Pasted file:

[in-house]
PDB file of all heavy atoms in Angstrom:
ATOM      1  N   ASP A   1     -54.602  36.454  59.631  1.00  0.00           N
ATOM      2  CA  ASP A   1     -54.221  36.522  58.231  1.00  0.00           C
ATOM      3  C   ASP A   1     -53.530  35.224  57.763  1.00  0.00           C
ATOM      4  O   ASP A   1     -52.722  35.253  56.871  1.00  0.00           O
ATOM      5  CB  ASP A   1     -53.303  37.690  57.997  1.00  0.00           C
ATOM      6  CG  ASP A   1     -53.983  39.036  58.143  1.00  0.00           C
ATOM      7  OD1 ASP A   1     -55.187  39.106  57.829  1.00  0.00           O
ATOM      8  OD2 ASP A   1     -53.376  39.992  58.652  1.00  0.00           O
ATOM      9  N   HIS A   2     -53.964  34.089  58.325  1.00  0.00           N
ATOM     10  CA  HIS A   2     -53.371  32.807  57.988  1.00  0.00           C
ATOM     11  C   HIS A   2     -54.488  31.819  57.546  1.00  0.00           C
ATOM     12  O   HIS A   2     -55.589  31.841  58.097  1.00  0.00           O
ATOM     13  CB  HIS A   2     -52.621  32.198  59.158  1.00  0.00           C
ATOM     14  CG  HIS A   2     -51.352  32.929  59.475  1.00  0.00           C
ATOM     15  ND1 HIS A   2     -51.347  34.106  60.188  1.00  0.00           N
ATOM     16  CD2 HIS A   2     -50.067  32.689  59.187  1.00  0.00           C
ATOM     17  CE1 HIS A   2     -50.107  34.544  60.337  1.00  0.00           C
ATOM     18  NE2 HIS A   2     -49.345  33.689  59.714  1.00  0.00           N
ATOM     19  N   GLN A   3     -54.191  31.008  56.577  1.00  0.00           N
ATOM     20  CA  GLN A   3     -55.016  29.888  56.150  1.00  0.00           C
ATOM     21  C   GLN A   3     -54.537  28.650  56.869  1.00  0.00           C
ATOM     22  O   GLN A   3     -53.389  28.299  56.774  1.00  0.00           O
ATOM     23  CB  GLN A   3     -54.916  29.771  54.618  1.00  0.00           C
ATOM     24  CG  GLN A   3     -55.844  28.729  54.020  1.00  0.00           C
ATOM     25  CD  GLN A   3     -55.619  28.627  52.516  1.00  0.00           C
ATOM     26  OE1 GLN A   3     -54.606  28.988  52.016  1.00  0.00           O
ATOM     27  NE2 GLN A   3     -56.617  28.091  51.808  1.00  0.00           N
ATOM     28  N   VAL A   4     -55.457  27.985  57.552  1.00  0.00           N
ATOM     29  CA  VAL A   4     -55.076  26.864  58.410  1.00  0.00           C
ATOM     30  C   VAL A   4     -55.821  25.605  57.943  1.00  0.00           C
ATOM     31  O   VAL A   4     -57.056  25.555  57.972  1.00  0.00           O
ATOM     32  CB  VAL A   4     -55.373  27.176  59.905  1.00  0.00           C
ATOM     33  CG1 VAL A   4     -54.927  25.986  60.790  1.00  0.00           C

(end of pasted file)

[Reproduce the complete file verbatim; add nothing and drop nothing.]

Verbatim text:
[in-house]
PDB file of all heavy atoms in Angstrom:
ATOM      1  N   ASP A   1     -54.602  36.454  59.631  1.00  0.00           N
ATOM      2  CA  ASP A   1     -54.221  36.522  58.231  1.00  0.00           C
ATOM      3  C   ASP A   1     -53.530  35.224  57.763  1.00  0.00           C
ATOM      4  O   ASP A   1     -52.722  35.253  56.871  1.00  0.00           O
ATOM      5  CB  ASP A   1     -53.303  37.690  57.997  1.00  0.00           C
ATOM      6  CG  ASP A   1     -53.983  39.036  58.143  1.00  0.00           C
ATOM      7  OD1 ASP A   1     -55.187  39.106  57.829  1.00  0.00           O
ATOM      8  OD2 ASP A   1     -53.376  39.992  58.652  1.00  0.00           O
ATOM      9  N   HIS A   2     -53.964  34.089  58.325  1.00  0.00           N
ATOM     10  CA  HIS A   2     -53.371  32.807  57.988  1.00  0.00           C
ATOM     11  C   HIS A   2     -54.488  31.819  57.546  1.00  0.00           C
ATOM     12  O   HIS A   2     -55.589  31.841  58.097  1.00  0.00           O
ATOM     13  CB  HIS A   2     -52.621  32.198  59.158  1.00  0.00           C
ATOM     14  CG  HIS A   2     -51.352  32.929  59.475  1.00  0.00           C
ATOM     15  ND1 HIS A   2     -51.347  34.106  60.188  1.00  0.00           N
ATOM     16  CD2 HIS A   2     -50.067  32.689  59.187  1.00  0.00           C
ATOM     17  CE1 HIS A   2     -50.107  34.544  60.337  1.00  0.00           C
ATOM     18  NE2 HIS A   2     -49.345  33.689  59.714  1.00  0.00           N
ATOM     19  N   GLN A   3     -54.191  31.008  56.577  1.00  0.00           N
ATOM     20  CA  GLN A   3     -55.016  29.888  56.150  1.00  0.00           C
ATOM     21  C   GLN A   3     -54.537  28.650  56.869  1.00  0.00           C
ATOM     22  O   GLN A   3     -53.389  28.299  56.774  1.00  0.00           O
ATOM     23  CB  GLN A   3     -54.916  29.771  54.618  1.00  0.00           C
ATOM     24  CG  GLN A   3     -55.844  28.729  54.020  1.00  0.00           C
ATOM     25  CD  GLN A   3     -55.619  28.627  52.516  1.00  0.00           C
ATOM     26  OE1 GLN A   3     -54.606  28.988  52.016  1.00  0.00           O
ATOM     27  NE2 GLN A   3     -56.617  28.091  51.808  1.00  0.00           N
ATOM     28  N   VAL A   4     -55.457  27.985  57.552  1.00  0.00           N
ATOM     29  CA  VAL A   4     -55.076  26.864  58.410  1.00  0.00           C
ATOM     30  C   VAL A   4     -55.821  25.605  57.943  1.00  0.00           C
ATOM     31  O   VAL A   4     -57.056  25.555  57.972  1.00  0.00           O
ATOM     32  CB  VAL A   4     -55.373  27.176  59.905  1.00  0.00           C
ATOM     33  CG1 VAL A   4     -54.927  25.986  60.790  1.00  0.00           C